In any profession when there is malpractice, the person or persons who commit the offense are held accountable. They lose their jobs or their licenses or resign from sheer embarrassment.
But this is apparently not the case in the military industrial complex when it comes to the F-35 Joint Strike Fighter, the most expensive program in the history of the Pentagon, whose unit costs have risen from $69 million to $159 million and whose initial operational capability has been set back at least five years.
It is no wonder that Sen. John McCain, R-Ariz., the ranking member on the Senate Armed Services Committee, correctly called the F-35 program a scandal and tragedy. On Feb. 6, the Pentagon’s top weapons buyer, Frank Kendall, finally admitted the real reason that the process of developing and producing the F-35 was so disastrous was “acquisition malpractice.”
Question of Accountability
To be sure, the problems facing the F-35 have become apparent since Lockheed Martin was awarded the contract to build the plane in 2001. But who will be held accountable? McCain correctly demanded that Lockheed be held accountable for technical problems and cost spikes. But Kendall did not mention the role of people in the Defense Department, including himself, in the scandal, tragedy and malpractice.
In the summer of 2009, then-Defense Secretary Robert Gates proudly announced that the most serious problems facing the F-35 were over, that most of the high-risk elements associated with the program were largely behind us, and that the plane was ready to move into full production.
And who advised Gates that these problems had been overcome? Ashton Carter, then the top weapons buyer, and Kendall, then his top deputy.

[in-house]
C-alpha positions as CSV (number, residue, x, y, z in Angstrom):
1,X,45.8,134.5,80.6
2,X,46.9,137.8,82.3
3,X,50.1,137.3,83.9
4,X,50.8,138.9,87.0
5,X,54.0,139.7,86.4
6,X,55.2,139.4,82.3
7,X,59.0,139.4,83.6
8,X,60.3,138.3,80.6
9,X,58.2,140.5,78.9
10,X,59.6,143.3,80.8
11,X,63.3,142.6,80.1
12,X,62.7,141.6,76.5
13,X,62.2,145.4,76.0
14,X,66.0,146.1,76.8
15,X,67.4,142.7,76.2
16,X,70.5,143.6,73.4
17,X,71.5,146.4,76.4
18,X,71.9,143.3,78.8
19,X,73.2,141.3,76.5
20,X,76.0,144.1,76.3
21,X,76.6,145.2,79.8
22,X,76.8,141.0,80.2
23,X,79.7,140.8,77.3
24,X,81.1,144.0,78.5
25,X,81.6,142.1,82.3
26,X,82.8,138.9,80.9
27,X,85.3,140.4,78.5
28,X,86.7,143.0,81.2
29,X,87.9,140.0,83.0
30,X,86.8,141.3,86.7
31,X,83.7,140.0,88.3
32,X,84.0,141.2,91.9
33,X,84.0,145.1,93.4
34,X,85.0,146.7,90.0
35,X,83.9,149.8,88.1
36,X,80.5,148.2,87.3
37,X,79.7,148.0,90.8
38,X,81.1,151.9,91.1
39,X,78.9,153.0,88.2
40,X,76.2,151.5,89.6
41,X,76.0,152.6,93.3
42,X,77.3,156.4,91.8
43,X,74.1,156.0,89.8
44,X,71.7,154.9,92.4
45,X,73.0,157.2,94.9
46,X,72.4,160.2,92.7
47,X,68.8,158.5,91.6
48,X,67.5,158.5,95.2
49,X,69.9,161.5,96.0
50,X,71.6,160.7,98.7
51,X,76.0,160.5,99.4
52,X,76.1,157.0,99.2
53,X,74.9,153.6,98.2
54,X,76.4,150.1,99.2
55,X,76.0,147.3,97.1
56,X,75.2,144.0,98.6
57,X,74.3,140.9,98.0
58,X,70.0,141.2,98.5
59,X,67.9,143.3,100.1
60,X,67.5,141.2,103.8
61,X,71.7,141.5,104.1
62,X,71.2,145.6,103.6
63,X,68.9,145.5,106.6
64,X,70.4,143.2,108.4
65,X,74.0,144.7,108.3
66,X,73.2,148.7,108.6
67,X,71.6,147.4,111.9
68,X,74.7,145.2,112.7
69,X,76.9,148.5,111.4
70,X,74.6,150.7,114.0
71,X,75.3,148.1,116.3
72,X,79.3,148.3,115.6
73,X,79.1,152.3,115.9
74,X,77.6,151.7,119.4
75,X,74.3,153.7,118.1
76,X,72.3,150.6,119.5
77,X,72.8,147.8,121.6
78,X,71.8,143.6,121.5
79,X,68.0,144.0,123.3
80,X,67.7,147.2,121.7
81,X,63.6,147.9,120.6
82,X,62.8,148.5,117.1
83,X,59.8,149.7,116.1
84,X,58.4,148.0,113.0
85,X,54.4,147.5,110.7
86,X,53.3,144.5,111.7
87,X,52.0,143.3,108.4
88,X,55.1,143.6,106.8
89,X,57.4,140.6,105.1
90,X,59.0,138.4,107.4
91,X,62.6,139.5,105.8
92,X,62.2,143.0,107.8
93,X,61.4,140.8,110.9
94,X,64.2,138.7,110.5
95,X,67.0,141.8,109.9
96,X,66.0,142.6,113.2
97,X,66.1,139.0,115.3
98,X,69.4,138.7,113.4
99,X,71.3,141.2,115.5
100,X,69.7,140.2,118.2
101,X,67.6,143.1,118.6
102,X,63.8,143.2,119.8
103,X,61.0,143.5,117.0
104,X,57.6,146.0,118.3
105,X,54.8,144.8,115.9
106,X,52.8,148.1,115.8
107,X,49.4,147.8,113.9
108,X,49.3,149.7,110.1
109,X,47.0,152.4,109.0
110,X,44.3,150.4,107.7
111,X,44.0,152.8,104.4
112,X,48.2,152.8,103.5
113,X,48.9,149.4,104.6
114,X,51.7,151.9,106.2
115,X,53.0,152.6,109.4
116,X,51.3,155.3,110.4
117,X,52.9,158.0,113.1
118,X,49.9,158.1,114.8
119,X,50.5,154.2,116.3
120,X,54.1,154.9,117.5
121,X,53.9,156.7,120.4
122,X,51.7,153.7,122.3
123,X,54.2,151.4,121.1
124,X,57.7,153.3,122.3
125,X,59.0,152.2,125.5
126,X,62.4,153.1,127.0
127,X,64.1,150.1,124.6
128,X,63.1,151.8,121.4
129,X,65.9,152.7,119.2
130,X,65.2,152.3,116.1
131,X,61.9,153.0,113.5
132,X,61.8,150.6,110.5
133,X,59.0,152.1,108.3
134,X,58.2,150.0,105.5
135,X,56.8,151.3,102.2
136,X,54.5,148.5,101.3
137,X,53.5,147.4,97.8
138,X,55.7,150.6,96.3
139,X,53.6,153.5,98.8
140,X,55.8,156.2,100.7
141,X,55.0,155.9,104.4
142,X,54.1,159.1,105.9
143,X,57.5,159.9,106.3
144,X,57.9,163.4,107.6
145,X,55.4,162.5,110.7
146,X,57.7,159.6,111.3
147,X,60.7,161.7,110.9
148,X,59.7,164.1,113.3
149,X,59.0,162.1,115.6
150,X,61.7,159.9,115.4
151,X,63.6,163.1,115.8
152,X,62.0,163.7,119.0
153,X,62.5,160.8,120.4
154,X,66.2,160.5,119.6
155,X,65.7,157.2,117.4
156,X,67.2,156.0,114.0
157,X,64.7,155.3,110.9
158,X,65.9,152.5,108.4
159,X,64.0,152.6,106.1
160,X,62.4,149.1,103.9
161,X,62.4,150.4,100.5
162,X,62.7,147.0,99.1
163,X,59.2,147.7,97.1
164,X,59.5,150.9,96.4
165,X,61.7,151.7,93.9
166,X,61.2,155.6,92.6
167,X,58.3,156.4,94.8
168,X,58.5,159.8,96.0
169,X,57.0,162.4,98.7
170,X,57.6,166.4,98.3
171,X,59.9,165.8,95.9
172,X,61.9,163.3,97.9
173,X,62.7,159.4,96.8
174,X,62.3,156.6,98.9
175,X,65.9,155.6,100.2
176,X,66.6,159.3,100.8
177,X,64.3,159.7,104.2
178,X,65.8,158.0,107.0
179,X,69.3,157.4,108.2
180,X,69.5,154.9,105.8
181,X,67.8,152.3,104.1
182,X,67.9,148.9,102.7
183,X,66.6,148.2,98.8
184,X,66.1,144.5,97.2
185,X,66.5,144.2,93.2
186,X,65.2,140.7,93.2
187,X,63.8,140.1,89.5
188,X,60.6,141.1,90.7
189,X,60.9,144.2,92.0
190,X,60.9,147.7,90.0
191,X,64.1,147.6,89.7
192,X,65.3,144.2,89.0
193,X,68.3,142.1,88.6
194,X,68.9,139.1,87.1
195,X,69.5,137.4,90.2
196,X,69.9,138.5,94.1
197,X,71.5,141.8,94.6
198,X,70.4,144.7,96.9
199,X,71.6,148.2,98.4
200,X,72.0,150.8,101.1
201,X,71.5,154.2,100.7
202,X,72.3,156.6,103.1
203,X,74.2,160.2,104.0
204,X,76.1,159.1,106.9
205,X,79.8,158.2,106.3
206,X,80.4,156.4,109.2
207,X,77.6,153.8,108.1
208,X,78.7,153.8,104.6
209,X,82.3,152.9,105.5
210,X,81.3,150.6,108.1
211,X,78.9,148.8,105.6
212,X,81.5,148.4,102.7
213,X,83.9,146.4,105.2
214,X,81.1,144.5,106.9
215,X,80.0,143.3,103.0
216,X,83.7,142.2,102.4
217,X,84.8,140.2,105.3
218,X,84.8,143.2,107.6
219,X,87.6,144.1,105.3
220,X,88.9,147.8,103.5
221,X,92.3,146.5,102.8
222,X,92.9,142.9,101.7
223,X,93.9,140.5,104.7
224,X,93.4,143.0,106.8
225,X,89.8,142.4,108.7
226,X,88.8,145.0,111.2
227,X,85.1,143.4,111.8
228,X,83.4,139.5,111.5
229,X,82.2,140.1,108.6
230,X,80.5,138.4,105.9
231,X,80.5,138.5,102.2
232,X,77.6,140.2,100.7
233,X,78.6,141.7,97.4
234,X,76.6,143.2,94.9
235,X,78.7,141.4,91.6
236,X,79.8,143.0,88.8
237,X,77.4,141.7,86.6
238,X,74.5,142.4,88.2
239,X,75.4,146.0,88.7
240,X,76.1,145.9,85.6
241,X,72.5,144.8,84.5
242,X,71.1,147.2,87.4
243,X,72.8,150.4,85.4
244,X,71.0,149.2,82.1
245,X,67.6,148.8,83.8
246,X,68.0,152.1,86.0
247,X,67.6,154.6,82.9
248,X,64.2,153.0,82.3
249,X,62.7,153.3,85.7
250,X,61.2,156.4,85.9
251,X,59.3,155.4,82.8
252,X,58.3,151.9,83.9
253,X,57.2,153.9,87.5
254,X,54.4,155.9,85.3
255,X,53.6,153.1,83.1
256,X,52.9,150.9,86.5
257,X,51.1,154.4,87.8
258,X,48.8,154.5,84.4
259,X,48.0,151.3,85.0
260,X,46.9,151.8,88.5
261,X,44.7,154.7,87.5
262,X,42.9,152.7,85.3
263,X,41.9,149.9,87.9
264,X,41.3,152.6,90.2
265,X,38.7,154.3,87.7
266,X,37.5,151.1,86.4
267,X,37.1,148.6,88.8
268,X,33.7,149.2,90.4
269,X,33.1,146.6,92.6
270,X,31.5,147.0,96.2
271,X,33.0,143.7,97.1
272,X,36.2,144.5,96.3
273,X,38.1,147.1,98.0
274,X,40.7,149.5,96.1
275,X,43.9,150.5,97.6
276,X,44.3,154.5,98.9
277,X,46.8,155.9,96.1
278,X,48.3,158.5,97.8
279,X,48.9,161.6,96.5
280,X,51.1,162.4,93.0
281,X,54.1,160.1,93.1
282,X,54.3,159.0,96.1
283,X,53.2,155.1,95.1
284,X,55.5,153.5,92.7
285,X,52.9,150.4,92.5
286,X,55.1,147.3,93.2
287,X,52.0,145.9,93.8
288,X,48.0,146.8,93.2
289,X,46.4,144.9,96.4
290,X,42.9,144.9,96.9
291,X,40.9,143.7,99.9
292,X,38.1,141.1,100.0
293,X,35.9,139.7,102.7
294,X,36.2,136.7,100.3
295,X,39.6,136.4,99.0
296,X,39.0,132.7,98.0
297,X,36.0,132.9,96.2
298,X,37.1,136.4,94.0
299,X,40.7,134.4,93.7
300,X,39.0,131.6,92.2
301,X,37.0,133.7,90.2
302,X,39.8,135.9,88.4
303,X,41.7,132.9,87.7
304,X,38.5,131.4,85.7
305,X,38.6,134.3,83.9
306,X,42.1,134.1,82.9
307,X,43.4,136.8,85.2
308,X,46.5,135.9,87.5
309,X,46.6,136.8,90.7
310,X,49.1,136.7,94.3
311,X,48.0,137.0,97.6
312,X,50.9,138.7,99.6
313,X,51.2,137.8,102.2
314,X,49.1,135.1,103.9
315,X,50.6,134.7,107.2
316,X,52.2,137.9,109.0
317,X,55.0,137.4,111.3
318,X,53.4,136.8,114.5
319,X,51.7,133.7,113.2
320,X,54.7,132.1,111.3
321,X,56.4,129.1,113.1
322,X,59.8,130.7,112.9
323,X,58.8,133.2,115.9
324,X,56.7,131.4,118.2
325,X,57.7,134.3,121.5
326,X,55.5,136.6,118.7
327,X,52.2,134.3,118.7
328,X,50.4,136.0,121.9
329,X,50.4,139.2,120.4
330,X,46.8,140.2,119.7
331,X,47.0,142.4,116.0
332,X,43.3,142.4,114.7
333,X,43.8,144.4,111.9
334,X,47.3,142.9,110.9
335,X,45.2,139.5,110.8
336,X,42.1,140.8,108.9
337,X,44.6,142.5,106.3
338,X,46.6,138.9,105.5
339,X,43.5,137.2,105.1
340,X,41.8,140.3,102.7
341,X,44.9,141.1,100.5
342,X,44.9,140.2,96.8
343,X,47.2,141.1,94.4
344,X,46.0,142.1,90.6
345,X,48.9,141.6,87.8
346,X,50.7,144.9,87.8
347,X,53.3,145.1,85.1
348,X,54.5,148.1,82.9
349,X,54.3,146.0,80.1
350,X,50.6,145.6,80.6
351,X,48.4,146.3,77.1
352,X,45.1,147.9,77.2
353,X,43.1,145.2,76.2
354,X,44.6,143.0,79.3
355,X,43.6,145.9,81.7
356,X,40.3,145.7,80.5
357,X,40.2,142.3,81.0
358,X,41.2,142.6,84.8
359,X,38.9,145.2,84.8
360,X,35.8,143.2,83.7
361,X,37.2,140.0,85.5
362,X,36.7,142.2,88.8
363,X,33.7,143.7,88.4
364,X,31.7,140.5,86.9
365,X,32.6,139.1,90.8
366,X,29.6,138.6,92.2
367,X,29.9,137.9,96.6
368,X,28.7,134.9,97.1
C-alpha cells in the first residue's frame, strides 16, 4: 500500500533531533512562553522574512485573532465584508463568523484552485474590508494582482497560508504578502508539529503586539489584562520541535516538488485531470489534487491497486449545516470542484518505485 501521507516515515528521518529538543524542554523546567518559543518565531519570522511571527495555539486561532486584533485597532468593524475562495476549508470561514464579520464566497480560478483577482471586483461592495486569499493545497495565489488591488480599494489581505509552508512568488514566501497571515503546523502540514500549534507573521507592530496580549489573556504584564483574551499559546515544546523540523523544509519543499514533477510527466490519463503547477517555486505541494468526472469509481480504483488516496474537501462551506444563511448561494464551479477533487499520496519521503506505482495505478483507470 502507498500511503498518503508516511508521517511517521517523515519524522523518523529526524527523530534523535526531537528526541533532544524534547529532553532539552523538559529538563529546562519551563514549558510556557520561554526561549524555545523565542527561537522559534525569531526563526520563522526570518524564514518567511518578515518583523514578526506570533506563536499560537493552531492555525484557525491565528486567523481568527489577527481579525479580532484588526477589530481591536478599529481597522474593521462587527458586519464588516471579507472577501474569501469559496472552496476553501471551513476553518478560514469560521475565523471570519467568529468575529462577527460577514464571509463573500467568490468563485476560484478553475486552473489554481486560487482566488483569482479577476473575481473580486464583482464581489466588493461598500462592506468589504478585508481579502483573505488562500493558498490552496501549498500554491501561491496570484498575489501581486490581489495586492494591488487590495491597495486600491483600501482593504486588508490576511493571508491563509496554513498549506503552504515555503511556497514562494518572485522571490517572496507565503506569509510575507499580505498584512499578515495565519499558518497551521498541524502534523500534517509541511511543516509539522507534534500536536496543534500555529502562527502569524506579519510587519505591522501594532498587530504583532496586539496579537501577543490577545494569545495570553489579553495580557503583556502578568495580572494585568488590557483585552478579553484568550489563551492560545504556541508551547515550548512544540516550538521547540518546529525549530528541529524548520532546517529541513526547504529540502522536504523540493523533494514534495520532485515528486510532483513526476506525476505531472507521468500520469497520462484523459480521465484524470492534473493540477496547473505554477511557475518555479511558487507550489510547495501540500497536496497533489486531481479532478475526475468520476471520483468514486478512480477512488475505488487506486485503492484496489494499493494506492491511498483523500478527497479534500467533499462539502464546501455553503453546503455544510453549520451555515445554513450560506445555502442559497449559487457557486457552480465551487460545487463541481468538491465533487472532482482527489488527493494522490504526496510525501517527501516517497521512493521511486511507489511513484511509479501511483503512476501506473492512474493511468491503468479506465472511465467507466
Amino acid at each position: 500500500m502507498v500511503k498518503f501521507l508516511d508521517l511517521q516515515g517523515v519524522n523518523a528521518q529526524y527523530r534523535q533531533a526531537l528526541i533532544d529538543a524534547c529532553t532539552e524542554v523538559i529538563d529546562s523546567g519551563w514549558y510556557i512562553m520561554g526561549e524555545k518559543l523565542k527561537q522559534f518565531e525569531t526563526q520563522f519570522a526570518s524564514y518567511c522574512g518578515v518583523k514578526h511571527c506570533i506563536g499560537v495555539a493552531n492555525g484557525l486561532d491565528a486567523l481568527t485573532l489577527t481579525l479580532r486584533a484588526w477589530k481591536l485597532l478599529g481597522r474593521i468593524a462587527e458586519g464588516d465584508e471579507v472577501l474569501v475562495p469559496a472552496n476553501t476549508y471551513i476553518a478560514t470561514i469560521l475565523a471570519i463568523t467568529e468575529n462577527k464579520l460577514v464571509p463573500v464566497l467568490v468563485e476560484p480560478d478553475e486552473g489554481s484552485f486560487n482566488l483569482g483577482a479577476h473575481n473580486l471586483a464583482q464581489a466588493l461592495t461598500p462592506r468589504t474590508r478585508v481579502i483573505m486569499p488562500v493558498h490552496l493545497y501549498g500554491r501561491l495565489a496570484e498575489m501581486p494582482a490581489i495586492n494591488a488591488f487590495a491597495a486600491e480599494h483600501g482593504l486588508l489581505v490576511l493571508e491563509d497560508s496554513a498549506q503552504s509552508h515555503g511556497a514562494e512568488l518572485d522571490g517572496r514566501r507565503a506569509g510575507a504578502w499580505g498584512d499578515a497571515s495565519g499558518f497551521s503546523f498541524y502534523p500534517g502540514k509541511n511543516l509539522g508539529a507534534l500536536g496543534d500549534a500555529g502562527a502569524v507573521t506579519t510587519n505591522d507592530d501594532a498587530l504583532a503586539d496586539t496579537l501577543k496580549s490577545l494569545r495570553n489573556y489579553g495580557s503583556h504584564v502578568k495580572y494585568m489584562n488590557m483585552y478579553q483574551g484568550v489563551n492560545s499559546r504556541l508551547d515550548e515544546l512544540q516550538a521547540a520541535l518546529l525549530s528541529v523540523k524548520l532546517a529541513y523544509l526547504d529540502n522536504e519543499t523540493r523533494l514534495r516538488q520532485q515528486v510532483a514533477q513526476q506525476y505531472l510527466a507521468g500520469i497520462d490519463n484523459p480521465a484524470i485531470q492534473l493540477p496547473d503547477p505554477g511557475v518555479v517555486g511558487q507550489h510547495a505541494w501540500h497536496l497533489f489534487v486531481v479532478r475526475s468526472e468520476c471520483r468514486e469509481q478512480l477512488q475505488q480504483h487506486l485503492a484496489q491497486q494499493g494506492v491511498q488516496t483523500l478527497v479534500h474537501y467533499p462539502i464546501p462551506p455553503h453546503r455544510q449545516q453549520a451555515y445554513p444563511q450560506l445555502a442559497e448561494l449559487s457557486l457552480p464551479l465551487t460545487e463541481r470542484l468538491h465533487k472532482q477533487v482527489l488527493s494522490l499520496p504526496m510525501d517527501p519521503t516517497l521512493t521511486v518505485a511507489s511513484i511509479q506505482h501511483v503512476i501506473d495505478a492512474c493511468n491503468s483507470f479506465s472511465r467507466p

Gates’ reason for making the malpractice decision was transparent. In early 2009, he had affirmed his predecessor Donald Rumsfeld’s decision to stop production of the F-22 at 187 planes and was seeking to send the message that the F-35 would not suffer the same fate.
What happened to Gates and his top aides who committed this malpractice? Gates stepped down two years later, after serving about 4½ years as secretary of defense. Upon leaving, he was heralded as one of the most capable secretaries of defense in history and is now writing a book about his accomplishments.
And both Carter and Kendall have been promoted. Carter has been given the Pentagon’s No. 2 job, the deputy secretary of defense, and Kendall has been nominated to take Carter’s job as undersecretary of defense for acquisition.
The F-35 continues to have problems. In 2010, Gates had to stop production of the F-35B, the vertical-takeoff-and-landing version, putting it on a two-year probation.
Lockheed’s most recent contract for building 32 F-35 jets overran its target cost of $3.46 billion by $245 million, or 7 percent. As a result of the continuing problems with the F-35, Leon Panetta, Gates’ replacement as secretary of defense, along with Carter and Kendall, have made a “management decision” to slow production of the F-35 over the next two years.
Nonetheless, Lockheed will still receive $9.2 billion in the fiscal 2013 budget to build 29 planes, more than $300 million per aircraft. If anything, this will increase the cost, drive up profits for Lockheed, and keep Carter and Kendall managing this program and all the other weapons programs. So much for paying the price for malpractice.
Lawrence Korb, a senior fellow at the Center for American Progress who served as assistant secretary of defense in the Reagan administration.